> Okay, I've spent a LONG time (>48 hrs) trying to fix this problem on my own, and I
> have no idea what is causing this totally weird behavior.
> I just recently replaced a broken system with a new gigabyte GA-7VAXP
> motherboard and an athlon XP 2600 cpu. The Gigabyte motherboard has the
> Via VT82C586/B/686A/B (according to lspci -v) chipset on ide0, which is
> being used for the WDC WD102AA hard disk (according to
I have two Gigabyte GA-7VA based machines here with Athlon XP 2200+
cpus. This board also uses the VT82C586B chipset for IDE.
They works fine here, except for mis-detection of a 40-way cable as
80-way, (and the devices on the 40-way cable only support a maximum of
33.3MB/s anyway, so it's not a big problem at the moment).
> I have disabled everything I possibly could in the bios without making
> it impossible to boot the system. I have tried using the original cables
> from the old machine, as well as the new cables that came with the
> motherboard. I have tried the hard disk in both master and cable select modes.
> I have both enabled and disabled ACPI, to see if that would make it
> work. I have tried moving the hard disk to a different ide channel. I
> have removed all other hard disks from the system. (All are experiencing
> the problems, not just this one) I have asked everyone I know that knows
> anything about computers what could be wrong - most of their replies were
> variants of the above.
The default BIOS settings worked fine for me. I notice you've got the
IO-APIC enabled - I've left it disabled, basically because I don't
need the functionality yet, and it avoids any bugs in the kernel
> The problem I'm seeing is, even with literally every single setting
> disabled in hdparm, the system is VERY VERY SLOW, and I'm often seeing
> 'hda: lost interrupt' in console when I try to read/write a large amount
> of data.
Hmmm, try disabling IO-APIC.
> It's so bad I'm actually having to compile my kernels on a separate
> pentium 1 133 because it's compiling them *faster* than my computer can.
Heh, must take about an hour :-). My rarely-used MMX-200 compiles
recent 2.4 trees in about 30-40 minutes.
> I am currently using the 2.4.21 kernel, although I started trying this
> on the 2.4.20 kernel. Both exhibit the same problem unfortunately.
I've used 2.4.21-RC1 and 2.4.21-RC2 on these boxes without problems,
but I've been too busy to try more recent trees. I did boot a recent
2.5 tree on one of them, and it booted successfully, but I didn't do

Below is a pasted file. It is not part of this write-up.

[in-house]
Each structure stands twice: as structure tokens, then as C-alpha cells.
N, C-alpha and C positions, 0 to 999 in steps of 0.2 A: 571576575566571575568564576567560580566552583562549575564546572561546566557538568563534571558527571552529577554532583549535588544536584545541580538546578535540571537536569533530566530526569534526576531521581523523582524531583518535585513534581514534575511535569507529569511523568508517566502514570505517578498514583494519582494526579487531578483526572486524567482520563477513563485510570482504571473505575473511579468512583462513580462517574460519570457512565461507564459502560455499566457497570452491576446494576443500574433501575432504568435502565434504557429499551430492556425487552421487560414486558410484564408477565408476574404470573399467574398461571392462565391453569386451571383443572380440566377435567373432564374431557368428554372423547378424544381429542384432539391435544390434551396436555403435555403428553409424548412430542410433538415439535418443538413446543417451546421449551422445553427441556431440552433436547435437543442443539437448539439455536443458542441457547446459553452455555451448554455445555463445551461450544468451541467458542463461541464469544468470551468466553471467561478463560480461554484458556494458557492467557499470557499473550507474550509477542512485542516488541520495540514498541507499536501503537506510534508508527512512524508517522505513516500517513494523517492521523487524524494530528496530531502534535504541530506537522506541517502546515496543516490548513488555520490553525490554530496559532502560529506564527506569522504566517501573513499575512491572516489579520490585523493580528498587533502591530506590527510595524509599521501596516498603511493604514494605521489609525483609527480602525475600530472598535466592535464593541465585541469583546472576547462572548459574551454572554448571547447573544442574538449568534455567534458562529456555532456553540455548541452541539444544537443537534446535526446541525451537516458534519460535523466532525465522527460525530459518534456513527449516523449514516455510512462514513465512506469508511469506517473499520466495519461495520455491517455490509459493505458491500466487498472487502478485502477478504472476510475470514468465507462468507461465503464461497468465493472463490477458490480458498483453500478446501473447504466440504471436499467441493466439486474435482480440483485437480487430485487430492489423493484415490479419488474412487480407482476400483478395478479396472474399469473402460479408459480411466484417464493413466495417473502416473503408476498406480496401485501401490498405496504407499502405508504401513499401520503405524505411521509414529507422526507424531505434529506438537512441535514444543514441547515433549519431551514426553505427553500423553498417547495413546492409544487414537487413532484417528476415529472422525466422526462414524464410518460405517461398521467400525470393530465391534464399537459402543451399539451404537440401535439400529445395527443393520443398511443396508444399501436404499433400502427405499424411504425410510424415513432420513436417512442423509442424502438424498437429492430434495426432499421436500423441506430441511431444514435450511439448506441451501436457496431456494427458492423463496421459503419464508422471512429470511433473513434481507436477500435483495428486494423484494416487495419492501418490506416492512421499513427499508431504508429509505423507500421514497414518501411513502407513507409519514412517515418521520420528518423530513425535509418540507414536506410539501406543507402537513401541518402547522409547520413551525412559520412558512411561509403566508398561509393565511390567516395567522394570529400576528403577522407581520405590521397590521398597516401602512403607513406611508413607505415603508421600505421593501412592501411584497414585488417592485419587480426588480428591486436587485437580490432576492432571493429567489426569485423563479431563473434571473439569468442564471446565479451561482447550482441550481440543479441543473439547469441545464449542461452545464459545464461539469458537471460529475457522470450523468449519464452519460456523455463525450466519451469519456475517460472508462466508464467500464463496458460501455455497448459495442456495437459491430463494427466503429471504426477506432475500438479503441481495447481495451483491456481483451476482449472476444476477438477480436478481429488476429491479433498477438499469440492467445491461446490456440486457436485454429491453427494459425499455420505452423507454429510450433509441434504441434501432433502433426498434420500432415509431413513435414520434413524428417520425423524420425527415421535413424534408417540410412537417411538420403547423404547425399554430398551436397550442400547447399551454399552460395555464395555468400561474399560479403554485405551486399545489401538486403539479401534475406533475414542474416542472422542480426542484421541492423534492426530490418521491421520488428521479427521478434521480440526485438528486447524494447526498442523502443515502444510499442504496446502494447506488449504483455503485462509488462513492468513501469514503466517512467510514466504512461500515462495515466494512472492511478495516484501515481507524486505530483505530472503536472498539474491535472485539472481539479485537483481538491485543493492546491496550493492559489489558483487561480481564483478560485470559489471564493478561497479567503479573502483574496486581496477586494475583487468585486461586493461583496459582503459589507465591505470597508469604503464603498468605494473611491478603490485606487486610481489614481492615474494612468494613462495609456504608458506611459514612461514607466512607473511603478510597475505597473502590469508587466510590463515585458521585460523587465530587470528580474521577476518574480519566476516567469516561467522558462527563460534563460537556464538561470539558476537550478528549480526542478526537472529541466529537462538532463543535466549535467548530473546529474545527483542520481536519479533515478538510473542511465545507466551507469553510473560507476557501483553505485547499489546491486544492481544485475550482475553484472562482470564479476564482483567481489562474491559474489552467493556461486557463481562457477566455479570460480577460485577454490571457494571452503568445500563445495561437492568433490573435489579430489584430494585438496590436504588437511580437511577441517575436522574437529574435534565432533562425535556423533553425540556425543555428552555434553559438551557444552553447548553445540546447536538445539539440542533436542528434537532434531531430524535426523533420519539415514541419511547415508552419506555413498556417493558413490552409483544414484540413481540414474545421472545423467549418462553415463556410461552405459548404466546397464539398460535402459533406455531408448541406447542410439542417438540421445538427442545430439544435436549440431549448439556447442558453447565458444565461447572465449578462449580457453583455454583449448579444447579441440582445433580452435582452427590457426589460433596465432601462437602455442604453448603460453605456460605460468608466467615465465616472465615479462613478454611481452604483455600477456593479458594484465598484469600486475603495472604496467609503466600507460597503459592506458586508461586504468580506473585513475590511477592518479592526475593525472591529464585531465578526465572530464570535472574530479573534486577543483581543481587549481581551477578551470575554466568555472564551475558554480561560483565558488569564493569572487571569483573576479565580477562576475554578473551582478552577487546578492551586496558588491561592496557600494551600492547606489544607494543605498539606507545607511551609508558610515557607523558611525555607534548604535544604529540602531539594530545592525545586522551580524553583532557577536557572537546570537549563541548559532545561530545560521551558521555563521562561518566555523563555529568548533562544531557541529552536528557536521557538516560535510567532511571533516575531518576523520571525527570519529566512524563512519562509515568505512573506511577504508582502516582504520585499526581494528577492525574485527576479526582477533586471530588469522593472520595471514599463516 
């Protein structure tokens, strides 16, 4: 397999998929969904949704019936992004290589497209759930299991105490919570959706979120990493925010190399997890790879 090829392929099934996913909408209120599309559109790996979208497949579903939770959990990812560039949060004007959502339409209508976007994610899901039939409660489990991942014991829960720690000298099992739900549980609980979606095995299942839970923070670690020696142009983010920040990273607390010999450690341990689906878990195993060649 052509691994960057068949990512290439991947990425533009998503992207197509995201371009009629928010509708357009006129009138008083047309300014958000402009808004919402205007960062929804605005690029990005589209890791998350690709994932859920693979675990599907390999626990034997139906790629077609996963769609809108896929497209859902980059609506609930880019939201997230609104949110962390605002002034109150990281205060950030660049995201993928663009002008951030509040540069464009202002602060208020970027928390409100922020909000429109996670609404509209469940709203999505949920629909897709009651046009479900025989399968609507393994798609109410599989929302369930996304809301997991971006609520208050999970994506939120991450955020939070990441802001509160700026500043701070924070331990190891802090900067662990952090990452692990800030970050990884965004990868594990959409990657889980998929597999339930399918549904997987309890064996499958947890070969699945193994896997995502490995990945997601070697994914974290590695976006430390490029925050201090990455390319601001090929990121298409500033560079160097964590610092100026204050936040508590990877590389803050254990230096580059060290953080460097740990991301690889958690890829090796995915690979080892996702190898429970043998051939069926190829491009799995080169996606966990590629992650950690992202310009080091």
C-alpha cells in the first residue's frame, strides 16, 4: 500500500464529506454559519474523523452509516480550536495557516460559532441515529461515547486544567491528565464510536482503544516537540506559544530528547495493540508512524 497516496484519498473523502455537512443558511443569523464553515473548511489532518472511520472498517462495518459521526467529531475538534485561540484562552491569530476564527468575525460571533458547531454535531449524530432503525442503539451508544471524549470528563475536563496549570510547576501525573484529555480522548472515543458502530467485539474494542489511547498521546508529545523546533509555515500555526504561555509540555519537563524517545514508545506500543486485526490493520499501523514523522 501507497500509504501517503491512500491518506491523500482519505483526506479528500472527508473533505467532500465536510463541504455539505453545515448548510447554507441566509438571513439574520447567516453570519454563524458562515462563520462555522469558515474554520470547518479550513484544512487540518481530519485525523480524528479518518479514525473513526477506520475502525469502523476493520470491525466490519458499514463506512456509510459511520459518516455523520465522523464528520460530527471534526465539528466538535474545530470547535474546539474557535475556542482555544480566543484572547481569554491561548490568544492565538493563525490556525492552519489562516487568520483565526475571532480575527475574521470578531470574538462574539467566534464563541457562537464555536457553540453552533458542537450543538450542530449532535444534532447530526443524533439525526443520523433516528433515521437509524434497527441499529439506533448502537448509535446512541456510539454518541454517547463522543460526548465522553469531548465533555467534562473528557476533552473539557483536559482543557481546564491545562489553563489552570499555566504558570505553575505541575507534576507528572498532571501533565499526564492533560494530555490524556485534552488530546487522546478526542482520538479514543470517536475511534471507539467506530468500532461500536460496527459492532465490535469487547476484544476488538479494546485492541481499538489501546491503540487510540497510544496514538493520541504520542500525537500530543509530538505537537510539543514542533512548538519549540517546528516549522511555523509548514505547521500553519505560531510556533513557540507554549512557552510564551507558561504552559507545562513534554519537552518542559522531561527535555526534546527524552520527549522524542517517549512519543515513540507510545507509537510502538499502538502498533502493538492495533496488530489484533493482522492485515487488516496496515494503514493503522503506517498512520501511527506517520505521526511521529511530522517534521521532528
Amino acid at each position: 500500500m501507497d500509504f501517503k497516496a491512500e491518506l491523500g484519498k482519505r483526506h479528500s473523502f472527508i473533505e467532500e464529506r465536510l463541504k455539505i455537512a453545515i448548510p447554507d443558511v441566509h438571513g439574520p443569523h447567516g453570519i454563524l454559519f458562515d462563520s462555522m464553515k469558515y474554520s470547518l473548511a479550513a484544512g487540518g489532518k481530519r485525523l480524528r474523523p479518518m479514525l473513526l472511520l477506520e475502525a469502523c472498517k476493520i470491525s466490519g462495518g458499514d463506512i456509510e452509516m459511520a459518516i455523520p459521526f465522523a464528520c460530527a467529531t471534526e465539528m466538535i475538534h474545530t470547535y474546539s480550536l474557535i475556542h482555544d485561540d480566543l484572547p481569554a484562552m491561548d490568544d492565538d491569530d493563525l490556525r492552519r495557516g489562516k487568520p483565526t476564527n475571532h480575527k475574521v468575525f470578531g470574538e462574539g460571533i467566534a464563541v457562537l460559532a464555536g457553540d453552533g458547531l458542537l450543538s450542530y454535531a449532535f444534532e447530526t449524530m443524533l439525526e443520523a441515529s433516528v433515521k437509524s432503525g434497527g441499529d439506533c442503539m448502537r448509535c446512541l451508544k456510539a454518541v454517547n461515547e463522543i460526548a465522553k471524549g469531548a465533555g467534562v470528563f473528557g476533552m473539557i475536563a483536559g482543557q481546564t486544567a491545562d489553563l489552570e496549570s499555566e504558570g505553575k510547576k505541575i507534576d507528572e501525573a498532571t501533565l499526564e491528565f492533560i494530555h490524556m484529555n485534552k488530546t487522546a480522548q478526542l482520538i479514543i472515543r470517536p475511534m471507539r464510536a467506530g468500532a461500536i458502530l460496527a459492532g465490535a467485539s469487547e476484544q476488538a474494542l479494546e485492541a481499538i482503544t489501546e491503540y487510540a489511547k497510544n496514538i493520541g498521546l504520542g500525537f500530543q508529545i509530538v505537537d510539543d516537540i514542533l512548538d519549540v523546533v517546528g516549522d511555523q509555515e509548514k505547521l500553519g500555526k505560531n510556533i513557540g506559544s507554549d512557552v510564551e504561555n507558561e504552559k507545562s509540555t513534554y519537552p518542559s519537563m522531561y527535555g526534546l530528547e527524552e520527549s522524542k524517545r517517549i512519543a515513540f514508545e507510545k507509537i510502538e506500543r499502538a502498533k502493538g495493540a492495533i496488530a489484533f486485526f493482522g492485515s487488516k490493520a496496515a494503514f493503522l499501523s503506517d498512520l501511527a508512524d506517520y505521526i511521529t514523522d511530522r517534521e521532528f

much testing, (due to lack of time). I installed KDE, and noticed
that it was much slower to start under 2.5, but I've not investigated
> I am familiar with patching kernels, and am able to fix cosmetic to
> minor problems in source, so sending me a patch and saying 'try this'
> isn't a problem.
> I *am* willing to experiment and try using 2.5.whatever but *only* if
> the ide maintainer or someone familiar with the ide subsystem tells me
> that it's safe to use in a certain configuration. I don't want to lose
> the data on my hard disk, it doesn't have a backup. (long story short, I
> was about to do a backup on the machine when the motherboard blewup.
If you don't enable exotic options like IO-APIC and ACPI, I seriously
doubt you'll get massive file corruption. The only reasons I'm not
using 2.5 as a deault on most of my production boxes, are time and
security fixes not having gone in yet.
> If someone gives me a patch which makes the machine stable and able to
> work even if it's *slow* I'll be happy. I don't want the thing to lose
> data, and the message the kernel is giving me could be really really bad
> IIRC if it's trying to write when it loses the interrupt. :(
Try booting a 2.5 kernel, and mount the root filesystem read-only if
you're really worried about corruption.
> I currently am limited to using a keyboard only, and I'm stuck in
> console as I am unable to use X windows due to problems I was attempting
> to fix before the original system blewup. So... it's hard for me to copy
> and paste anything - I have to type it in manually. I would fix X, but
> considering doing 'make dep' on a 2.4.21 kernel currently takes longer
> on my XP 2600 system than it does to compile the *entire kernel* on a P1
> 133 (I'm stone cold serious.) ... ... ... No. Until I can get this fixed, I can't fix X.
> I have attached output from lspci -v, /proc/interrupts, my kernel
> .config and /proc/ioports in the hopes it is useful to you.
> (You'll likely notice I've thrown the kitchen sink at it. *shrugs*)
> If you can think of *anything* I can send you that might clear up this
> problem, ask for it.
Compile a minimal kernel without things like IO-APIC and ACPI
Oh, I don't use modules by the way, so any issues with things being
compiled as modules won't be apparent to me :-). So, you might want
to try compiling everything in.
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